A team of researchers from Ben-Gurion University of the Negev and Georgia Tech attempted to trick Tesla’s autopilot system into seeing “phantom objects” and taking them as real images. What they found out was it was really easy to pull off.
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A cheap projector system displaying false speed limit signs in trees or shining a Slenderman-like figure onto the road can actually force Autopilot to change behavior, adjusting speed to the “road signs” and slowing down for what it thinks might be a pedestrian (nevermind the fact that the car still runs over the projection).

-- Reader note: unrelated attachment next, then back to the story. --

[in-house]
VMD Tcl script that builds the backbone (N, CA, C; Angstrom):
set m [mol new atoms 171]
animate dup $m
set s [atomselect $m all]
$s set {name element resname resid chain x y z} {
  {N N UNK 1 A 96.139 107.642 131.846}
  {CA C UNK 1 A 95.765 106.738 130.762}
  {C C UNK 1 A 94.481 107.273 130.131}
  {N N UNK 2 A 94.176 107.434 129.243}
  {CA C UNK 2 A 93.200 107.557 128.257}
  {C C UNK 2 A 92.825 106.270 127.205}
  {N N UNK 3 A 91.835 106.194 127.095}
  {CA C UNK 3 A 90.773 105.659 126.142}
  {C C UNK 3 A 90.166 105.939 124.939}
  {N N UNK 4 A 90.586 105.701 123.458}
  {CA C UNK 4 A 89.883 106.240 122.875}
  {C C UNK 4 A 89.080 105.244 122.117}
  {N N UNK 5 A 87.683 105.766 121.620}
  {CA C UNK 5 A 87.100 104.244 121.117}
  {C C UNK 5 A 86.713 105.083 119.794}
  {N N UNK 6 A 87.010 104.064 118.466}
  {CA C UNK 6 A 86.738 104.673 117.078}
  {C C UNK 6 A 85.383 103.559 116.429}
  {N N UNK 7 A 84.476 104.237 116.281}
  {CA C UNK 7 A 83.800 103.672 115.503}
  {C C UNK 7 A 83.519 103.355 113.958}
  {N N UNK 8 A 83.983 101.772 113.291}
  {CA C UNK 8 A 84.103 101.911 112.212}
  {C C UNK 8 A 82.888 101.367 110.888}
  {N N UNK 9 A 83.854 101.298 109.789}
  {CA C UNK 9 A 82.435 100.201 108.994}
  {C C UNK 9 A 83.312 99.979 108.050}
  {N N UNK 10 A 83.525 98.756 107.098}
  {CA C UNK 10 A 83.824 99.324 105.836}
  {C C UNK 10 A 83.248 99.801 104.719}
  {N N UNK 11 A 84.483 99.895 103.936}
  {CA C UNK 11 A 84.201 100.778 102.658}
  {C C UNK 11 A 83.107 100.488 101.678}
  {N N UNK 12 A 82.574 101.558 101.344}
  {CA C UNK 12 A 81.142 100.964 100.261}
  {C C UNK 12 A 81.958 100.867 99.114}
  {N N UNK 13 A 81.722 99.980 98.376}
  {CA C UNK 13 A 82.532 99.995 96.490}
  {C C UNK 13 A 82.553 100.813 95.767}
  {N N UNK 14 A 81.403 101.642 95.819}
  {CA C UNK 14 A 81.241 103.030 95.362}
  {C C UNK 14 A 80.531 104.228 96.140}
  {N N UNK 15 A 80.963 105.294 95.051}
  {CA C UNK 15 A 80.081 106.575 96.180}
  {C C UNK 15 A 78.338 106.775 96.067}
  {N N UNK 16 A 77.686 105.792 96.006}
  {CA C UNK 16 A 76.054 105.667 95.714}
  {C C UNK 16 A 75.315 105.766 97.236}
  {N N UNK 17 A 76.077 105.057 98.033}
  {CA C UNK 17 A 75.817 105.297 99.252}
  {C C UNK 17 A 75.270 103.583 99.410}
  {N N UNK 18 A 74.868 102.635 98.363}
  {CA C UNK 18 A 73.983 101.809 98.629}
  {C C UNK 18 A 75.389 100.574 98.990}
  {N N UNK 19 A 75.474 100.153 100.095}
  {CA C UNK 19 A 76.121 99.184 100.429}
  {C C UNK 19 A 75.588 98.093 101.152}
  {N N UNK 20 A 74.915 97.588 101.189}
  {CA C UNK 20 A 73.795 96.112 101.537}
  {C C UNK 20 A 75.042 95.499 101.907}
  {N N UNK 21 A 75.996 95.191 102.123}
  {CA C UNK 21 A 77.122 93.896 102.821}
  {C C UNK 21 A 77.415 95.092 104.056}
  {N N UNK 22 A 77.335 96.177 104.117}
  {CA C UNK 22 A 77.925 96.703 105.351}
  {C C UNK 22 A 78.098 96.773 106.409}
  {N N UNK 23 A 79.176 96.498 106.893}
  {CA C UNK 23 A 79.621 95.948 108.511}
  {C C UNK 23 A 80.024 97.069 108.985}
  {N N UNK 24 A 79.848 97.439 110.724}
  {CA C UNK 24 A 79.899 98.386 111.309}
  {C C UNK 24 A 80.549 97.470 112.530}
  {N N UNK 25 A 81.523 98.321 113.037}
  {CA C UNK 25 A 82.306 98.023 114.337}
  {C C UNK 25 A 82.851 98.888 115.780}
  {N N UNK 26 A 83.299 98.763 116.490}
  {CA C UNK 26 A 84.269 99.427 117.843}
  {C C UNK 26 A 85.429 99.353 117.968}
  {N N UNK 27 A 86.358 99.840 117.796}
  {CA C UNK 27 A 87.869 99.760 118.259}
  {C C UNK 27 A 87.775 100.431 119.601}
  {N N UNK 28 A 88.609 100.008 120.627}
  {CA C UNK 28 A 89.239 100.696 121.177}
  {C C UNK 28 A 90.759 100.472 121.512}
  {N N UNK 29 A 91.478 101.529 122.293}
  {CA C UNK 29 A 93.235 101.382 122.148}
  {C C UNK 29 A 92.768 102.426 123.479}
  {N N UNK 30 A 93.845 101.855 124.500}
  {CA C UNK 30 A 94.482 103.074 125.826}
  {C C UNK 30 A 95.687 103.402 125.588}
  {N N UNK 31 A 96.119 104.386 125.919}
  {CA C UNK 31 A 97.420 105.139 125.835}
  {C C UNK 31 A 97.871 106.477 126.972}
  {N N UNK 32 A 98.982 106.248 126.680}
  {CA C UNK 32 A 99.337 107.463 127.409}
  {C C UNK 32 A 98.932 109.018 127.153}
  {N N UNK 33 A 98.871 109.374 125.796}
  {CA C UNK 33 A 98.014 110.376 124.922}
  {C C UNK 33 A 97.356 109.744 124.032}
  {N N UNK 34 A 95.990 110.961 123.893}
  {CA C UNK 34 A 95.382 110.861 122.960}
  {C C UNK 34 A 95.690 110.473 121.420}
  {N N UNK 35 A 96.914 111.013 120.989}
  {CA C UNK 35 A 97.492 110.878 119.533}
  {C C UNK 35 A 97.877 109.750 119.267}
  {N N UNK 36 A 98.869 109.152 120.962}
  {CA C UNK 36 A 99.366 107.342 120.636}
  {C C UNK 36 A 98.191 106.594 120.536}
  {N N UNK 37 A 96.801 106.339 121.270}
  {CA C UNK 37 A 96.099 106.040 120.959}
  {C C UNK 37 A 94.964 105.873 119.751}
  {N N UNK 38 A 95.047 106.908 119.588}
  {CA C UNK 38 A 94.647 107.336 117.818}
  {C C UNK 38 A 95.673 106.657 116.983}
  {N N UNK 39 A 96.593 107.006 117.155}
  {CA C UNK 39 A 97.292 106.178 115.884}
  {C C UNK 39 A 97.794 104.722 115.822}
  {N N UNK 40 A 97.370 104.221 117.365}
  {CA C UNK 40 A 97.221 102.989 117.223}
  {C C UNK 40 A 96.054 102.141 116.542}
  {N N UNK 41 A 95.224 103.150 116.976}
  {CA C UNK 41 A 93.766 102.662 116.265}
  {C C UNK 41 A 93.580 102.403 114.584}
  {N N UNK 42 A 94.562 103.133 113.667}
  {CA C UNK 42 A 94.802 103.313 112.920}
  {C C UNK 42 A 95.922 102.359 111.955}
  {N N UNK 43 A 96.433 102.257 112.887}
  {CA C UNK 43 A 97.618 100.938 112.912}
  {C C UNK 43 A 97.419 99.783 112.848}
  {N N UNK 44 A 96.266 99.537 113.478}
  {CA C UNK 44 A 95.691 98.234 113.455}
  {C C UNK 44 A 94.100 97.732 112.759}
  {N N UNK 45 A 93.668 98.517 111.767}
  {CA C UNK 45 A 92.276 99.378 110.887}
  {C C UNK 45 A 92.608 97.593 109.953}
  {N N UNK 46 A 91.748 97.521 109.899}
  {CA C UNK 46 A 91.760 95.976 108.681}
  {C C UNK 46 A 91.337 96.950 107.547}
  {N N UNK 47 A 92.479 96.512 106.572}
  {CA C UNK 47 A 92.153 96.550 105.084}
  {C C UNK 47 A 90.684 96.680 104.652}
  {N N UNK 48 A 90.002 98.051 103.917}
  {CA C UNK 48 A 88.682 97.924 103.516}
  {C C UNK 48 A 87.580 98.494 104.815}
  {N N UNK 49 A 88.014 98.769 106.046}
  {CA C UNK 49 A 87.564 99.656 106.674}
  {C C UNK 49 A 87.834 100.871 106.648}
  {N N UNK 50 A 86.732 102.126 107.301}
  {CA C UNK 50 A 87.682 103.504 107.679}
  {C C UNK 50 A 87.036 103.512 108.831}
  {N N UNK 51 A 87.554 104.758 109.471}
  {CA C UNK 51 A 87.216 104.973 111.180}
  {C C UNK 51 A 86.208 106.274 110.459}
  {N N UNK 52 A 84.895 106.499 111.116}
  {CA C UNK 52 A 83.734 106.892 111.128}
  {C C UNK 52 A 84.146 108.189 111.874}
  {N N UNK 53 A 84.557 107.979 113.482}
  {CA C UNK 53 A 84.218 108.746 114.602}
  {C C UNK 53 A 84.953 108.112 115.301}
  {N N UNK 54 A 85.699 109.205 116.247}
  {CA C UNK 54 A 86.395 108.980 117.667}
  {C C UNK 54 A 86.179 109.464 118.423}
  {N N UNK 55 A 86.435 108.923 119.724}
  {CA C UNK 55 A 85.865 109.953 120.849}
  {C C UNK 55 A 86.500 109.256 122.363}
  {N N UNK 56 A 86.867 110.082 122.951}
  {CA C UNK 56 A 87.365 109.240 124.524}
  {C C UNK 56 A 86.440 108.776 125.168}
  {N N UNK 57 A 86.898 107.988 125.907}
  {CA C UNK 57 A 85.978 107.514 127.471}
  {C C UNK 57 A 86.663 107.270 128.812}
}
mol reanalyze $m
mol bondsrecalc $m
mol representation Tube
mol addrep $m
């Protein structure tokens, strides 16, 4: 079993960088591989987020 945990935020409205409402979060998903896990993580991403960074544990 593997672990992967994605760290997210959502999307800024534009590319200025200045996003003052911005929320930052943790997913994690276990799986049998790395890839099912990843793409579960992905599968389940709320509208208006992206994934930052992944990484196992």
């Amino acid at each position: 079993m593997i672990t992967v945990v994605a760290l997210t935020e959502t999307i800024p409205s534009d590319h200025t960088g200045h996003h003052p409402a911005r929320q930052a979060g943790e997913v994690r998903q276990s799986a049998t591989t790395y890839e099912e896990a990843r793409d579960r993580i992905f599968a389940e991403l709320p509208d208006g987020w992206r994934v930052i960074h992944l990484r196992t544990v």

This would mean that computer vision still has a long way to go to improve their perceptual capabilities. Those who have cars equipped with the Tesla autopilot system, or a similar system to it, however, are prone to danger.
“We show how attackers can exploit this perceptual challenge to apply phantom attacks … without the need to physically approach the attack scene…
More details about this study over at Popular Mechanics.
(Image Credit: Cyber Security Labs @ Ben Gurion University/ YouTube)